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China FDA looks to trim review time for clinical trial applications

The China Food and Drug Administration is aiming to cut the time it takes to review clinical trial applications to just 30 days.

Speaking at Hong Kong Exchanges & Clearing Ltd.'s inaugural biotech summit, Ruyi He, chief scientist of the China Food and Drug Administration, or CFDA, Center for Drug Evaluation, said the most common complaint the agency receives is the lengthy approval time for investigational new drug applications.

China's protracted drug approval process had long frustrated multinational pharmaceutical companies who sought to bring innovative products into the Chinese market. New drugs launched overseas typically saw a time lag of five years or more before they could launch in China.

The progress the government is making in reforming its healthcare system is changing that.

"The government is determined to solve this issue," He said.

In October 2017, the CFDA updated its Drug Administration Law and introduced a review time of 60 working days. The legislation aimed to spur drug innovation and further streamline the approval process.

According to He, the drug evaluation process now includes a self-recognition system. A manufacturer can proceed with initiating a clinical trial 60 days after submitting the application if it does not hear from the agency.

If in 60 days a "no" is not given that means it is a "yes," which means that the enterprise can carry out the clinical trial, the official said.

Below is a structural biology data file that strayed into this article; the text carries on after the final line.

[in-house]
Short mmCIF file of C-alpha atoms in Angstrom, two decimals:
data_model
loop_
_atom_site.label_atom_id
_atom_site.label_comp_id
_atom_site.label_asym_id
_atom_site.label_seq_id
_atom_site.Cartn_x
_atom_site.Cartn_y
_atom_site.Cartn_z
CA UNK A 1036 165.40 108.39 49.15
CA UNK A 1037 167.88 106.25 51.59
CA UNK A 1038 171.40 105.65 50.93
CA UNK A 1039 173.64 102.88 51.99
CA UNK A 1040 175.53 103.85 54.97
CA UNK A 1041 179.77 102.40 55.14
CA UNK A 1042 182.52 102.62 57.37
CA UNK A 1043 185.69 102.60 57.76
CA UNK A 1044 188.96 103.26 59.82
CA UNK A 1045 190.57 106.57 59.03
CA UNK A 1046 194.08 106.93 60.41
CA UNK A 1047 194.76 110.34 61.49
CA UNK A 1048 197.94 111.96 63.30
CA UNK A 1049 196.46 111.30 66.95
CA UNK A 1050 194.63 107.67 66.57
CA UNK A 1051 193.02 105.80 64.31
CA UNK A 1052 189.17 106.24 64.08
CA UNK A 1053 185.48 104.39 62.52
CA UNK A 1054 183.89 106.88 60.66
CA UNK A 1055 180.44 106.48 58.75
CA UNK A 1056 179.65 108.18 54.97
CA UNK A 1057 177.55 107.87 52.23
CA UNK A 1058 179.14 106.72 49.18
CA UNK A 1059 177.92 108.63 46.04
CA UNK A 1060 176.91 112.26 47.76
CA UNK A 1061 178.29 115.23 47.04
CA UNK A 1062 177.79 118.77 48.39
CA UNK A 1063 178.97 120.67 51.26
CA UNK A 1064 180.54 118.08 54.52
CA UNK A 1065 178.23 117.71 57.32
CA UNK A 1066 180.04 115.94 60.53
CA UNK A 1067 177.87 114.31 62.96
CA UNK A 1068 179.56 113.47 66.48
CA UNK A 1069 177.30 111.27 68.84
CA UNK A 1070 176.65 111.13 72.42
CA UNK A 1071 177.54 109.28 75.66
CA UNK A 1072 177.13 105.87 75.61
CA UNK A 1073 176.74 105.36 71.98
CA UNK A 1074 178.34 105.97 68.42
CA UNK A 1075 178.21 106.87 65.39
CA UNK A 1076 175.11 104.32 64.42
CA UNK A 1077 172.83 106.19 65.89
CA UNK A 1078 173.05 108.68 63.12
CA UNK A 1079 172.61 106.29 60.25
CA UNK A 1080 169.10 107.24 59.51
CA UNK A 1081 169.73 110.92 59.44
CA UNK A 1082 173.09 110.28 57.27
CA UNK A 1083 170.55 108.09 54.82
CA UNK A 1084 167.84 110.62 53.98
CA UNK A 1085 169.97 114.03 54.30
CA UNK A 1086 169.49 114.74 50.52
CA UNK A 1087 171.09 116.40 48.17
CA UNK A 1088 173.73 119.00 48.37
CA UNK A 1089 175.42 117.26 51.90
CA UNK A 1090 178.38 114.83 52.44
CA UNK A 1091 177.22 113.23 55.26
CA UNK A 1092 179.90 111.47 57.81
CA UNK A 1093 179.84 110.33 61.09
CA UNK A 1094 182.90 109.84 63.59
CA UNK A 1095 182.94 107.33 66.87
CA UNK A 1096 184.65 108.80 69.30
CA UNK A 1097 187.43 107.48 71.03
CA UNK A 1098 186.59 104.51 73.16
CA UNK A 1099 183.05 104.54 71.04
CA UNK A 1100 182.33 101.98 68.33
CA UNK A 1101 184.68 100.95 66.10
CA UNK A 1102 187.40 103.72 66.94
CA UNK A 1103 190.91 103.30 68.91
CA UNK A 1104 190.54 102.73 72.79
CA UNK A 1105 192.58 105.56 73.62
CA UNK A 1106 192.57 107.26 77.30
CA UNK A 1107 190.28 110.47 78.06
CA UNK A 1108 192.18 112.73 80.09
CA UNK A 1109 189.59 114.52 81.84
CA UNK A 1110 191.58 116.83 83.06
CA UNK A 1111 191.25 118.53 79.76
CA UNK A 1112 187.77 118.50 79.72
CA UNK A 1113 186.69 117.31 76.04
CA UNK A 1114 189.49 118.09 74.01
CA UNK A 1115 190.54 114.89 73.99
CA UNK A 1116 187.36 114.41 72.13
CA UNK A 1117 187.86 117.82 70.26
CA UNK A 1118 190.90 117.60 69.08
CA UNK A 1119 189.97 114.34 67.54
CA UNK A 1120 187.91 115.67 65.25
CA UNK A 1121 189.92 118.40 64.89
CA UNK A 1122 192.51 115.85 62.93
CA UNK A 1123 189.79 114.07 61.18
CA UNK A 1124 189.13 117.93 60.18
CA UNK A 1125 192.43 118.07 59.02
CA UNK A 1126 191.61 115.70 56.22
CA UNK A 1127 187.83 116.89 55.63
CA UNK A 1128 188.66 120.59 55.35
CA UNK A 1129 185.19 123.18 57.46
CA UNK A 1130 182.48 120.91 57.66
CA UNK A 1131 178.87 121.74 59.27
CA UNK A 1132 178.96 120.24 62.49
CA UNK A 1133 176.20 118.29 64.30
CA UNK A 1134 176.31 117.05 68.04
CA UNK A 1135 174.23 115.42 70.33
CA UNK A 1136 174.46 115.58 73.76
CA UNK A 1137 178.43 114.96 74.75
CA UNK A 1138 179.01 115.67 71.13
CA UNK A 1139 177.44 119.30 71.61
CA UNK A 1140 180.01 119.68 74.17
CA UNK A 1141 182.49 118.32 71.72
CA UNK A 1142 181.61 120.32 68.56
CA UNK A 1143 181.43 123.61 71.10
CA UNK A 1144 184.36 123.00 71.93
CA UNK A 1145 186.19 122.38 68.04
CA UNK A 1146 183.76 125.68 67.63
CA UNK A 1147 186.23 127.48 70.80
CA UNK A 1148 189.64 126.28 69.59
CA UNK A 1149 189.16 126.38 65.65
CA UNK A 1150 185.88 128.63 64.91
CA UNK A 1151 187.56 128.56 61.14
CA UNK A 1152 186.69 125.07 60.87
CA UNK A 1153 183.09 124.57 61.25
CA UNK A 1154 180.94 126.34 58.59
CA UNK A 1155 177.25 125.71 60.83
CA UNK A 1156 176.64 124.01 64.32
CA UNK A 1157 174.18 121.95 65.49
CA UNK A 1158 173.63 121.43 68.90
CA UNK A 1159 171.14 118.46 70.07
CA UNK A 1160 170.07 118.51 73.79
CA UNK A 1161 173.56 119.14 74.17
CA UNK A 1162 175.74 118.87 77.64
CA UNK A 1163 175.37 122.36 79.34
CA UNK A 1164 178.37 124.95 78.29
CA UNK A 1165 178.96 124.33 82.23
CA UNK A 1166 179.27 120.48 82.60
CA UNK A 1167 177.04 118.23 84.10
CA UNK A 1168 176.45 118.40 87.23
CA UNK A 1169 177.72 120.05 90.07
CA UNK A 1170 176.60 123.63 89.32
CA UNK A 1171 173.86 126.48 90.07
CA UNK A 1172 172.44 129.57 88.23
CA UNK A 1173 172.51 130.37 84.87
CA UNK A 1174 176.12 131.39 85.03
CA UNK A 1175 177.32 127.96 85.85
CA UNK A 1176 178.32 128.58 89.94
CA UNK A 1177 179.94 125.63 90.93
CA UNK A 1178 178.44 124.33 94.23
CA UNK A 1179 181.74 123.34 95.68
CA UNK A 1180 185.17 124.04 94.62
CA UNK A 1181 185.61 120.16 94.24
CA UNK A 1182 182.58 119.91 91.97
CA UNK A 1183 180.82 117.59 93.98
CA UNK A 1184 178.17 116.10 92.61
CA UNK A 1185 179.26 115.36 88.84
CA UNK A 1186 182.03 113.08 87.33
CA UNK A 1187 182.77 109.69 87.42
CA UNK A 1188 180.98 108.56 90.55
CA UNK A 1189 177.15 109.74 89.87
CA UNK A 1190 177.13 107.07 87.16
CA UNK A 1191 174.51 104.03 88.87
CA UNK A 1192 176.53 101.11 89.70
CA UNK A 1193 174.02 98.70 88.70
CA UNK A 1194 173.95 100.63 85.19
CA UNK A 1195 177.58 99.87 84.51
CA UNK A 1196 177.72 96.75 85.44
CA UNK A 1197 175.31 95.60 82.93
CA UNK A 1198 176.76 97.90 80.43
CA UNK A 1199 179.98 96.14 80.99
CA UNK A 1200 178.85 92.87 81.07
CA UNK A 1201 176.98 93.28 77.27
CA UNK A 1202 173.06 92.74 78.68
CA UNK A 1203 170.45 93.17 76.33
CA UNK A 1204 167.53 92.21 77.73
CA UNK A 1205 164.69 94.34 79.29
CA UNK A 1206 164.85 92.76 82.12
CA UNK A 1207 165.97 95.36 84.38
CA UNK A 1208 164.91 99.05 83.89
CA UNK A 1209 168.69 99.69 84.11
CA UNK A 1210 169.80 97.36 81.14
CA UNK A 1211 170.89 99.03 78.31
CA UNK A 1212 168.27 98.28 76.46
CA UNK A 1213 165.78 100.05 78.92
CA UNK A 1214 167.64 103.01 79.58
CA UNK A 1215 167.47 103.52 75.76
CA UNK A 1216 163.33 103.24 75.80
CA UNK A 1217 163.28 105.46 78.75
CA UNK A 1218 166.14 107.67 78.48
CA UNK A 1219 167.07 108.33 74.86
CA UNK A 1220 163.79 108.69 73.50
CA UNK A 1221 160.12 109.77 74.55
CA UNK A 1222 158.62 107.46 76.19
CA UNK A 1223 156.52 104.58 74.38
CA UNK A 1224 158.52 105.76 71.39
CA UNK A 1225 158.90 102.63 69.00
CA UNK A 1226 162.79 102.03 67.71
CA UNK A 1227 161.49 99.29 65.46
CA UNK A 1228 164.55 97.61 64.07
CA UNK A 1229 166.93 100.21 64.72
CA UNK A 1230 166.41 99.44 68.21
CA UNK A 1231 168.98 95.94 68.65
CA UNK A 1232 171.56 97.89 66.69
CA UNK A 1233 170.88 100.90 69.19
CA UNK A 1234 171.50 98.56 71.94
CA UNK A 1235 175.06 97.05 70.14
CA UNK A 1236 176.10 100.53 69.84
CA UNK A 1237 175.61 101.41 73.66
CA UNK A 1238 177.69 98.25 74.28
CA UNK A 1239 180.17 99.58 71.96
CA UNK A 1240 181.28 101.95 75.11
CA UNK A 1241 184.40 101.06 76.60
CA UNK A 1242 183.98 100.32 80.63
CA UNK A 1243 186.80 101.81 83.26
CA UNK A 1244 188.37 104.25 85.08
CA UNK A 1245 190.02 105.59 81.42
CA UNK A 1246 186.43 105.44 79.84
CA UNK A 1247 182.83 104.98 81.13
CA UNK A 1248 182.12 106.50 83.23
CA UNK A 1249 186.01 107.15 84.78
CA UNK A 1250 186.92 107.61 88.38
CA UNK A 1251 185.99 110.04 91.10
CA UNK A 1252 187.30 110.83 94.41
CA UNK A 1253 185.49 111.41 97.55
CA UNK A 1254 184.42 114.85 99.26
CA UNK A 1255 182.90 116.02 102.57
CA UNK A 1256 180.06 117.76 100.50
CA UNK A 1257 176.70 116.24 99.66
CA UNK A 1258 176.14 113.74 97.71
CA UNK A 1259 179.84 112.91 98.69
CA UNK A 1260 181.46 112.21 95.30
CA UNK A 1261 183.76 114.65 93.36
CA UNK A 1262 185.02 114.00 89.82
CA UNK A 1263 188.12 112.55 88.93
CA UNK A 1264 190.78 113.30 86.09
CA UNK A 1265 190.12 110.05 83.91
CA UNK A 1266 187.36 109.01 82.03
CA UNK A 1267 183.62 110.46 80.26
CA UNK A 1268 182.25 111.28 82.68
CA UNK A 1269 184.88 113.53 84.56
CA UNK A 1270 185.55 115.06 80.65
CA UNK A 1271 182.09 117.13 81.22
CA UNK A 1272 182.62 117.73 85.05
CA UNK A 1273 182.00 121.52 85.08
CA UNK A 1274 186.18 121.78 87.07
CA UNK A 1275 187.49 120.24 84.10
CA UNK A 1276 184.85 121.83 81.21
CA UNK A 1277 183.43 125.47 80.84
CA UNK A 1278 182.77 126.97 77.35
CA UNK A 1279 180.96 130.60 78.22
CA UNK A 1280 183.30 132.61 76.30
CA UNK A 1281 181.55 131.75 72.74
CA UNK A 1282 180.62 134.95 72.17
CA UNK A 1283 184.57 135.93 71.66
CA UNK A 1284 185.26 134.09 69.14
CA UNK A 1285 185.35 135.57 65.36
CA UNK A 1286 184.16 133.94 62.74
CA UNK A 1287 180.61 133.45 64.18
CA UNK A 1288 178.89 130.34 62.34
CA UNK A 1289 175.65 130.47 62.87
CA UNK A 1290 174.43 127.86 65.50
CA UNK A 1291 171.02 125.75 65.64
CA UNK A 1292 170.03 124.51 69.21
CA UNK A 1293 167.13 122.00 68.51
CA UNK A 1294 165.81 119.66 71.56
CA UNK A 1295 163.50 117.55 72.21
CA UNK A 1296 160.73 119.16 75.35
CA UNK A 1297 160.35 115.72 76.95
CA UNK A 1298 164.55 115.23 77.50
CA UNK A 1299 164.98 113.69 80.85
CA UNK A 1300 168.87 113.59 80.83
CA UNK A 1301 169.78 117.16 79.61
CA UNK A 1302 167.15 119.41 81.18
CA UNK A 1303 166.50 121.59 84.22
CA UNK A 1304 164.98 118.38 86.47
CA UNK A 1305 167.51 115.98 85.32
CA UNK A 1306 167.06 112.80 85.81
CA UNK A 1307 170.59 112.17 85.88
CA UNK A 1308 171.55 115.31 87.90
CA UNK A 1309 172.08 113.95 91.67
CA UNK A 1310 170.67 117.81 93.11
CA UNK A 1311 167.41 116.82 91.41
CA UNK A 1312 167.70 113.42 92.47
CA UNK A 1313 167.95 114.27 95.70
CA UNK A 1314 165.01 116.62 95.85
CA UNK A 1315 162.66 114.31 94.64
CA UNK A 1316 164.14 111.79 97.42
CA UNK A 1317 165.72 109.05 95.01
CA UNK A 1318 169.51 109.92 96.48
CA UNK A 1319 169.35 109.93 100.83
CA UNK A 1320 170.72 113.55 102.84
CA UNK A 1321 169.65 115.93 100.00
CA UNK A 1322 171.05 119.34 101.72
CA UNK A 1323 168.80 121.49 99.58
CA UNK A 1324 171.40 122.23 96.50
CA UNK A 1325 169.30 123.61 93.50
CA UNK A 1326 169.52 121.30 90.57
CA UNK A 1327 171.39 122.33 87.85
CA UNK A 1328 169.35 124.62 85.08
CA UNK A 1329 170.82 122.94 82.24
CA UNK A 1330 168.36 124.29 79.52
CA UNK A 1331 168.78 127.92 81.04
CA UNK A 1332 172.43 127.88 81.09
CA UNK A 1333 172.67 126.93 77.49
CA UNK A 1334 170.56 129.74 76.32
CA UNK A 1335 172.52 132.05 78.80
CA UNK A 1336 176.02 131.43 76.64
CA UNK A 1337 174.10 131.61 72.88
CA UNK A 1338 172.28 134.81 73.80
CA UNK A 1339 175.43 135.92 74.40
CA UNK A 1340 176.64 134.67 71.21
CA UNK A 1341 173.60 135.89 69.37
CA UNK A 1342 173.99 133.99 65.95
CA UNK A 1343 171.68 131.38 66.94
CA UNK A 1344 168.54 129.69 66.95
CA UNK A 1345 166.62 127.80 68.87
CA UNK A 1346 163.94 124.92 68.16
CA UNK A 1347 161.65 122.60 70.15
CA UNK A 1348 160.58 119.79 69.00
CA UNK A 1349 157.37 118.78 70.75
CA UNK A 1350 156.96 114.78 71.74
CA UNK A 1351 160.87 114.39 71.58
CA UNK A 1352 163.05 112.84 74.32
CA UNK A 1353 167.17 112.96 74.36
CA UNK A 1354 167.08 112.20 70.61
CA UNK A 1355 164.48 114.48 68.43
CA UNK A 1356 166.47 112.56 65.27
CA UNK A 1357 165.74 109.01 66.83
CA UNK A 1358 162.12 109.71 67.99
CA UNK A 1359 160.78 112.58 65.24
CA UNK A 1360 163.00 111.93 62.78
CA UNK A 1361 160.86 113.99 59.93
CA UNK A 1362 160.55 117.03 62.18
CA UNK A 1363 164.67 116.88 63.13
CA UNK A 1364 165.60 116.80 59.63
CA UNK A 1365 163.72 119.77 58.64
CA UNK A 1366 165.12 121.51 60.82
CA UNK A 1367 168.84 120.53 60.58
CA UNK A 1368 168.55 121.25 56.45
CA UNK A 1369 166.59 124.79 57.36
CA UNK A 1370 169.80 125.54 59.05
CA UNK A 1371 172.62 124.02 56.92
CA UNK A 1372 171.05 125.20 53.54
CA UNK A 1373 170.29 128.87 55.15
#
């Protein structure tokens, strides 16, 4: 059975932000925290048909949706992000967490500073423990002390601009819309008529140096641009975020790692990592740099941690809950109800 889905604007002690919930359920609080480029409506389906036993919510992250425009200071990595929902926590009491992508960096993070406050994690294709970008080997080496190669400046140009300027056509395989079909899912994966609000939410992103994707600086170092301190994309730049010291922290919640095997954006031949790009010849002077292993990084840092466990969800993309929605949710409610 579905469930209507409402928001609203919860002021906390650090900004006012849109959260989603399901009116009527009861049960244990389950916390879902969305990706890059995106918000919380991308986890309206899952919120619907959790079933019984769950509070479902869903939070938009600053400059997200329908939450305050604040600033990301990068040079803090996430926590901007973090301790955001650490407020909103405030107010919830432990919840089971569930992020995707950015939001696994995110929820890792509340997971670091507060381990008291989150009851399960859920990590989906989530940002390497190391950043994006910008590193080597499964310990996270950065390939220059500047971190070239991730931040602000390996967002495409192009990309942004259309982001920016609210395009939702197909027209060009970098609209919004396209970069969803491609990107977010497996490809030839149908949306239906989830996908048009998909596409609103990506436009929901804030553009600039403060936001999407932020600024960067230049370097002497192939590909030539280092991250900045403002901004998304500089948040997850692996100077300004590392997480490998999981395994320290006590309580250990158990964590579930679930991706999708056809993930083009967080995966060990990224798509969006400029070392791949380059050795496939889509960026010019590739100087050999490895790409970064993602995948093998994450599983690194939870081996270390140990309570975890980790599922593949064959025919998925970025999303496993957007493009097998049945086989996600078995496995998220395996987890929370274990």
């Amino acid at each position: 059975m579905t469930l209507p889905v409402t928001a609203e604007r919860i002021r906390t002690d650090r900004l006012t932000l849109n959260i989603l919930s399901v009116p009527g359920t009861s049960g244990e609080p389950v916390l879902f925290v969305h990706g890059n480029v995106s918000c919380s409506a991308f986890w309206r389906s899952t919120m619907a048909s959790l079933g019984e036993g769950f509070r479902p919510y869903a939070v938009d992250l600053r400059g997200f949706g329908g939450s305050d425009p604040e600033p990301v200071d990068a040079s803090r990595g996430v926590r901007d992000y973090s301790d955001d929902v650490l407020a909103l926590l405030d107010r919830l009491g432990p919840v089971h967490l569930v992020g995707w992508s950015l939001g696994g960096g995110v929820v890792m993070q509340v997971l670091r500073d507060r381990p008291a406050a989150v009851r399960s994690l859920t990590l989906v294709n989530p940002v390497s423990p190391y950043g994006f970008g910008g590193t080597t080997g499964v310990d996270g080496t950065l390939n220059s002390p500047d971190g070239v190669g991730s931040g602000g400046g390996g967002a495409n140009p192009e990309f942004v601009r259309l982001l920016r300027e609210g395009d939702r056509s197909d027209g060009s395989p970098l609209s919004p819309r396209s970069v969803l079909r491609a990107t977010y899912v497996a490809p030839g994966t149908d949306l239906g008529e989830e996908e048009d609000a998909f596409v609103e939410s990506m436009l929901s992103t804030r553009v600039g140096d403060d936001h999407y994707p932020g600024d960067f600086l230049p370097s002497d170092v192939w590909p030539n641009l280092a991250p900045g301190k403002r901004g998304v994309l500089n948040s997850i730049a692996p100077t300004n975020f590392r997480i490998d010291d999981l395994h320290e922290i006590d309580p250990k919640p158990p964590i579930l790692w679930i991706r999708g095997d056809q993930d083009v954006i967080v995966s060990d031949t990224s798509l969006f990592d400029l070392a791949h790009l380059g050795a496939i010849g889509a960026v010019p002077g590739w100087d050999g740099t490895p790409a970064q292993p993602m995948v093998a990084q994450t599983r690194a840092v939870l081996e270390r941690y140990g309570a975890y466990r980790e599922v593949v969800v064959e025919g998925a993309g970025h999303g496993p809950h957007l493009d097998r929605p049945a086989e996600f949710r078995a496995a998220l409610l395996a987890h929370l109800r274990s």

To further improve the speed and efficiency of the drug approval process, the regulator wants to eventually be able to review clinical trial applications within 30 days like the U.S. FDA, he added.

To accomplish this, He said manufacturers must work closely with the CFDA to ensure that the quality of the data at the time of the filing — including data on pharmacology and toxicity from animal studies — is sufficient to support their clinical trial proposals.

He also highlighted the significance of China joining the International Council for Harmonization of Technical Requirements for Pharmaceuticals for Human Use in speeding up the drug approval process.

More commonly known as ICH, the organization promotes the standardization of medicine quality to ensure safe and effective use. China became a member in June 2017.

As a member of the ICH, manufacturers who have filed a clinical trial application under the ICH guidelines in a member country will not need to repeat the process for China because its requirements will become standardized with the organization, said He, noting that this will reduce the repetition of processes, speeding up approvals and benefiting patients.

The CFDA is also looking to double its workforce to meet the needs of the government, going from about 800 employees to up to 1,600 by 2020, He said.